Level 2 Game Changers Change Our Understanding of Peak Performance
The more inspiring “game changers” don’t change the rules, but they play the game at a level that we didn’t know was possible: Abby Wambach, Michael Jordan, Serena Williams.
Level 3 Game Changers Change Our Understanding of What It Means to Win
Some have the ability to change our understanding of what it means to win.
Level 4 Game Changers Change Our Understanding of the Goal of the Game
The most inspiring “game changers” change our understanding of the goal of the game. The purpose. Inspiring generations to strive for excellence, helping kids with limited financial resources dream big, showing women athletes that they are just as inspiring or more than men. The “why?”
Leaders Boldly Declare Truth
Leaders also boldly declare the truth. We think Kim Scott nailed this best of all in her book Radical Candor.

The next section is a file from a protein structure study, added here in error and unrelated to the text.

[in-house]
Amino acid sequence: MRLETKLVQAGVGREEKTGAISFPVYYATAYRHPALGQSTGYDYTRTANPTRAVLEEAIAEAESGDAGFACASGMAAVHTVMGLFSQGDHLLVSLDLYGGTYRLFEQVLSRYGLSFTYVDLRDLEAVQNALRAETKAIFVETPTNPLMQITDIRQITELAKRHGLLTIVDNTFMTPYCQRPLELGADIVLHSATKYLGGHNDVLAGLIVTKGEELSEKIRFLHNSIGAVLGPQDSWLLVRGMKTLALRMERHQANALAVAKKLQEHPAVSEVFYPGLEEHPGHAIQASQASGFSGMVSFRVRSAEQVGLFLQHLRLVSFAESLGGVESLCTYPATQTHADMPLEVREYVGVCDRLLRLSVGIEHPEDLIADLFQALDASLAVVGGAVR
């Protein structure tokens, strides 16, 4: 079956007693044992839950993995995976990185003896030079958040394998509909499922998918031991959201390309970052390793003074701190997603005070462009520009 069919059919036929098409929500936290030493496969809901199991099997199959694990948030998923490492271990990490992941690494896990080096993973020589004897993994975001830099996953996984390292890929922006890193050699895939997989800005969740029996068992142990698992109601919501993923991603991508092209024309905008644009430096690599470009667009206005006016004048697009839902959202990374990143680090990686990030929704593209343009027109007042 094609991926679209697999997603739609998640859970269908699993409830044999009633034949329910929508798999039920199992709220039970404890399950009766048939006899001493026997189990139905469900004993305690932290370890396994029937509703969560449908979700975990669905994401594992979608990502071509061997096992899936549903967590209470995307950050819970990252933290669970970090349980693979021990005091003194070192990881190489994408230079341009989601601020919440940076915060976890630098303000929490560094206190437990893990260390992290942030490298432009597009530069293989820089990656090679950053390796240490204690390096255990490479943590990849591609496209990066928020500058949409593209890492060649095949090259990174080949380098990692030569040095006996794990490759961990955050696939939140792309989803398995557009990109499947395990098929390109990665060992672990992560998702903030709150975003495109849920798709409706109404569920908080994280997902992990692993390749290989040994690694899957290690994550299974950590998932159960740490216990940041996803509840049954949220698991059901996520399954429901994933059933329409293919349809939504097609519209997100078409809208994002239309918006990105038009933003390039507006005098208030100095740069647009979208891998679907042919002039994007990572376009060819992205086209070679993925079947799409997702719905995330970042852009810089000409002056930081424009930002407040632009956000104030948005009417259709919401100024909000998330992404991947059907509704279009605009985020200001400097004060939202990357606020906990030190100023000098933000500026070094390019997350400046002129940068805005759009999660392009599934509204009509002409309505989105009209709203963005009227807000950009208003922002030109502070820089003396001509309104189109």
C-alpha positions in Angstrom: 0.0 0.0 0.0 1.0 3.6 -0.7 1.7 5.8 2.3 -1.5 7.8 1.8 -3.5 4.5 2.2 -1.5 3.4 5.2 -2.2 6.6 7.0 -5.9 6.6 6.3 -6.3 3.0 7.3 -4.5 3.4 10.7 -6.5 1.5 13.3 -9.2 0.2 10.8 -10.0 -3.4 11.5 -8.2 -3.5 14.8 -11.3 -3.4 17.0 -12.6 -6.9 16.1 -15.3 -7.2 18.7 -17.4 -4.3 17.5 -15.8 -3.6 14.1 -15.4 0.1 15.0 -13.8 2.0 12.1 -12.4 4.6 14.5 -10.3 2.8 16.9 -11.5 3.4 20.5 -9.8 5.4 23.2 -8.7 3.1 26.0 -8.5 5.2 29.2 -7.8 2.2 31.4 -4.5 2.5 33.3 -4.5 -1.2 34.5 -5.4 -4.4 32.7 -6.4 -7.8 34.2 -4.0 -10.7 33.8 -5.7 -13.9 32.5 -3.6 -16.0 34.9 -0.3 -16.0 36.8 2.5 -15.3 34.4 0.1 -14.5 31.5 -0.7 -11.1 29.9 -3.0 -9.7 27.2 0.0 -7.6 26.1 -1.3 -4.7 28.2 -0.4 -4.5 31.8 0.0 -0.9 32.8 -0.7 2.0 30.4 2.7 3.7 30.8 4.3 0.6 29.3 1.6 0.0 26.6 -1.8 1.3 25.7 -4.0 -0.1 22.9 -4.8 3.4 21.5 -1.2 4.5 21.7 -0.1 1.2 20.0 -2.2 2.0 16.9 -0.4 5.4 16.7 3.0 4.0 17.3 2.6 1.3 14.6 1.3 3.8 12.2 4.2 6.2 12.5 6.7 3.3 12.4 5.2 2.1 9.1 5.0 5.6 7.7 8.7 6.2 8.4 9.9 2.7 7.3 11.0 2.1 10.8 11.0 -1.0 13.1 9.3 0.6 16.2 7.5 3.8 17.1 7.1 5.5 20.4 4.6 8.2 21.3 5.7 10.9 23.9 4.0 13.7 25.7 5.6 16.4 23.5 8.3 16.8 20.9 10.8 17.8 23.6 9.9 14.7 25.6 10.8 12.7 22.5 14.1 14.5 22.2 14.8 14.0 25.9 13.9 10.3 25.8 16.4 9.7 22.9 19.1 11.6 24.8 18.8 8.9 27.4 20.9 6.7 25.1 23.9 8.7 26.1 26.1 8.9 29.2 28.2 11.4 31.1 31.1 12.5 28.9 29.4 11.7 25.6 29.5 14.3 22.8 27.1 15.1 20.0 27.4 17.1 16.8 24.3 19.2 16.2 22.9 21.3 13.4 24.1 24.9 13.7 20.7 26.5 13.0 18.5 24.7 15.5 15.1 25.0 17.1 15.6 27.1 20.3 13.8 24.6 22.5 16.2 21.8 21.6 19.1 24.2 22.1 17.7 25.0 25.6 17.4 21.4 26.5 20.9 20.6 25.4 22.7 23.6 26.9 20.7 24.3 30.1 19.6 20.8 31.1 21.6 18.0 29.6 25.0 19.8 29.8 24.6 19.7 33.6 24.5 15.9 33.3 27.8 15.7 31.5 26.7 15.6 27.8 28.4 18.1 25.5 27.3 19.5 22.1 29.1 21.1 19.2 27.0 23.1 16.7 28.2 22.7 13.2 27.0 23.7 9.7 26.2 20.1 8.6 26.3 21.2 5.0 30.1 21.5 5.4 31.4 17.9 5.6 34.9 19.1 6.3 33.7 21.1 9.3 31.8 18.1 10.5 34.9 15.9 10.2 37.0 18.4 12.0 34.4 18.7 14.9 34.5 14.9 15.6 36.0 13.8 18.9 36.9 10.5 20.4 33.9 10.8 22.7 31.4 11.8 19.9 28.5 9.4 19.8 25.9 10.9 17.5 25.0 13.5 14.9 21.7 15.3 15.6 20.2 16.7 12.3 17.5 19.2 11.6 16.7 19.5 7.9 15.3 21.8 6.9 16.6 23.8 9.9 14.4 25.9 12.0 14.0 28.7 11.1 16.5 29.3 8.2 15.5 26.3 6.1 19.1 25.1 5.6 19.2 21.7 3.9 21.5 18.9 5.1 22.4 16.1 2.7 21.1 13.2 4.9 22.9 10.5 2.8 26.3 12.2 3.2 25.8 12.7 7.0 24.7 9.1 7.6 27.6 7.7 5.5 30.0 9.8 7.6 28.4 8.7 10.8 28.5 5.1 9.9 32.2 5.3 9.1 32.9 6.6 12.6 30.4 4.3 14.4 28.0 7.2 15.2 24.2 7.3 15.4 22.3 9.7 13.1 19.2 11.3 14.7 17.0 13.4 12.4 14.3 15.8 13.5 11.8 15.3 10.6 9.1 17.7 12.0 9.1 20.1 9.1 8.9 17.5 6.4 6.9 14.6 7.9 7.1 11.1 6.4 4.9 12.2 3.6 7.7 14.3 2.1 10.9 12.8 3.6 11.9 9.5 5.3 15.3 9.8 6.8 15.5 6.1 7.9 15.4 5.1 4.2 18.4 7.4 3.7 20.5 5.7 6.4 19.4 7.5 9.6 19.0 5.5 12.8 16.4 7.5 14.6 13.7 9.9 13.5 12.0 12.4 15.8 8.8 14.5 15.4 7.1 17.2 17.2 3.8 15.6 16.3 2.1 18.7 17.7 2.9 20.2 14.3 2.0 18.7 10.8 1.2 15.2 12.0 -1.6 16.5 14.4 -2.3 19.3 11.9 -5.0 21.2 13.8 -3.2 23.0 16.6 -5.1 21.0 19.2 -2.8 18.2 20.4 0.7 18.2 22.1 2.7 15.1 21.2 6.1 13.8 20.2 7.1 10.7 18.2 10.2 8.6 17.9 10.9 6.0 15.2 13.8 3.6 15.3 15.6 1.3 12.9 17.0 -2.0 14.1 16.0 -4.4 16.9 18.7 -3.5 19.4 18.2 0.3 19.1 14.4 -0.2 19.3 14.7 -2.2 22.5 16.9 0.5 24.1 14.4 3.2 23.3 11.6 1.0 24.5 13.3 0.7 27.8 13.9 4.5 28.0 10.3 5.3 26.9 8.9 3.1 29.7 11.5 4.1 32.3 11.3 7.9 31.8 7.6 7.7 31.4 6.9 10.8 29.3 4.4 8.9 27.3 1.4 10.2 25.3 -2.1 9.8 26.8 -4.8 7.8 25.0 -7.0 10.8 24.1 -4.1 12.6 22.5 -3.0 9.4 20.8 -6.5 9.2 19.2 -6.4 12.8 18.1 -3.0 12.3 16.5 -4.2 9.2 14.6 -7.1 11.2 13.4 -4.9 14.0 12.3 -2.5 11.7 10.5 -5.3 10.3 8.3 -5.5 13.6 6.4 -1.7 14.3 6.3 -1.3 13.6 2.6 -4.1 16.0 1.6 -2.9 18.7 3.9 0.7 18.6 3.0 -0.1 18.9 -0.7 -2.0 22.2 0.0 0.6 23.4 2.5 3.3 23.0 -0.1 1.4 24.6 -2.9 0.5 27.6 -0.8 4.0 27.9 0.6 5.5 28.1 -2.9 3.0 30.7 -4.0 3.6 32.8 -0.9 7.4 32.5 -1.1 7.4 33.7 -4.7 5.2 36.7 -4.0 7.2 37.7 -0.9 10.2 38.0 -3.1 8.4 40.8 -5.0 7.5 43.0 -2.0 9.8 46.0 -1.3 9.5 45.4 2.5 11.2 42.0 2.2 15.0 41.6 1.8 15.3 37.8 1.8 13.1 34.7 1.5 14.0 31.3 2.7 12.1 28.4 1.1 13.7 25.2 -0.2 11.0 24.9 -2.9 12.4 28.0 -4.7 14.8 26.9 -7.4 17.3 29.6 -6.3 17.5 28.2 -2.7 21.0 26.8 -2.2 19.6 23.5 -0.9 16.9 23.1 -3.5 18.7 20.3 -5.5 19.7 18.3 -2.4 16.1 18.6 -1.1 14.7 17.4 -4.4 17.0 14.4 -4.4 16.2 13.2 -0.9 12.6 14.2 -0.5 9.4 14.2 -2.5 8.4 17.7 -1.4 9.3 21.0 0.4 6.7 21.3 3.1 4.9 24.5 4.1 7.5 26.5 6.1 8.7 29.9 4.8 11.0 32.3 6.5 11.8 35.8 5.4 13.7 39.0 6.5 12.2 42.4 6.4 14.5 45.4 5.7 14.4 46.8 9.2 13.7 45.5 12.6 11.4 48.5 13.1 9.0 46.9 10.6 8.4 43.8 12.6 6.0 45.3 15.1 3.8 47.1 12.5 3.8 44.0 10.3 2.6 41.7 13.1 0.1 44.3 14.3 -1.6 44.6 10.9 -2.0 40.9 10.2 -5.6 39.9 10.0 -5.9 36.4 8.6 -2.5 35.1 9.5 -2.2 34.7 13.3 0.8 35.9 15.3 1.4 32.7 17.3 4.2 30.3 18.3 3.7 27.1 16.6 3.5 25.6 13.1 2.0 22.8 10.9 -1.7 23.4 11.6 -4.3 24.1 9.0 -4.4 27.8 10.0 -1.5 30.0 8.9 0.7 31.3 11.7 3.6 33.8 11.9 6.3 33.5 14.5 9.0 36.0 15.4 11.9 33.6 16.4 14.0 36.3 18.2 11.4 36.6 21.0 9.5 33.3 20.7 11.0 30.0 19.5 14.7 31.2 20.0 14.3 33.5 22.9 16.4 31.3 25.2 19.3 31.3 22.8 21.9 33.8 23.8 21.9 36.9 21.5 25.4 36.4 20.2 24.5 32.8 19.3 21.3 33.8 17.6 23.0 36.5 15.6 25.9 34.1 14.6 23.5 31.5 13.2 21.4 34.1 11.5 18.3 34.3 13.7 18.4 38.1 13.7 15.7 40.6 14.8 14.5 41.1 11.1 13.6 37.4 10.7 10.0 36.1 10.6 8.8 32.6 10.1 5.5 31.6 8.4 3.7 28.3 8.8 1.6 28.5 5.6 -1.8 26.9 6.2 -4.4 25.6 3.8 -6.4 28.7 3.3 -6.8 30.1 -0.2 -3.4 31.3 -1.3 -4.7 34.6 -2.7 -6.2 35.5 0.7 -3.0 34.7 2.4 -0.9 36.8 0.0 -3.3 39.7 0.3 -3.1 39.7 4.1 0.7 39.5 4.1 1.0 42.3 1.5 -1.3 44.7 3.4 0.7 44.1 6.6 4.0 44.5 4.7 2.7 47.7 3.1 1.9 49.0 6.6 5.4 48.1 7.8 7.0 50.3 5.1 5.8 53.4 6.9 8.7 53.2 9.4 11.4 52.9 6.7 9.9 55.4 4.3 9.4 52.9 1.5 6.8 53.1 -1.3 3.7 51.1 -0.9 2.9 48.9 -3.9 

The best leaders care personally and challenge directly. At Spiff, you’ll often hear us give and receive candid feedback to each other. When you receive challenging feedback, we challenge you to say or at least think, “thank you for caring about me enough to be honest.” If you say that and force yourself to feel it, defensiveness will fade away, and true learning will occur.
Achieving Fission: Leaders Create Other Leaders
The best leaders don’t horde talent and knowledge to themselves. They freely give it. They build other leaders. We use a nerdy analogy to talk about this. Great leaders achieve fission in their organizations where they are so influential that they create 2-3 or more leaders who each create 2-3 more, etc. This kind of chain reaction is the most powerful force in the universe.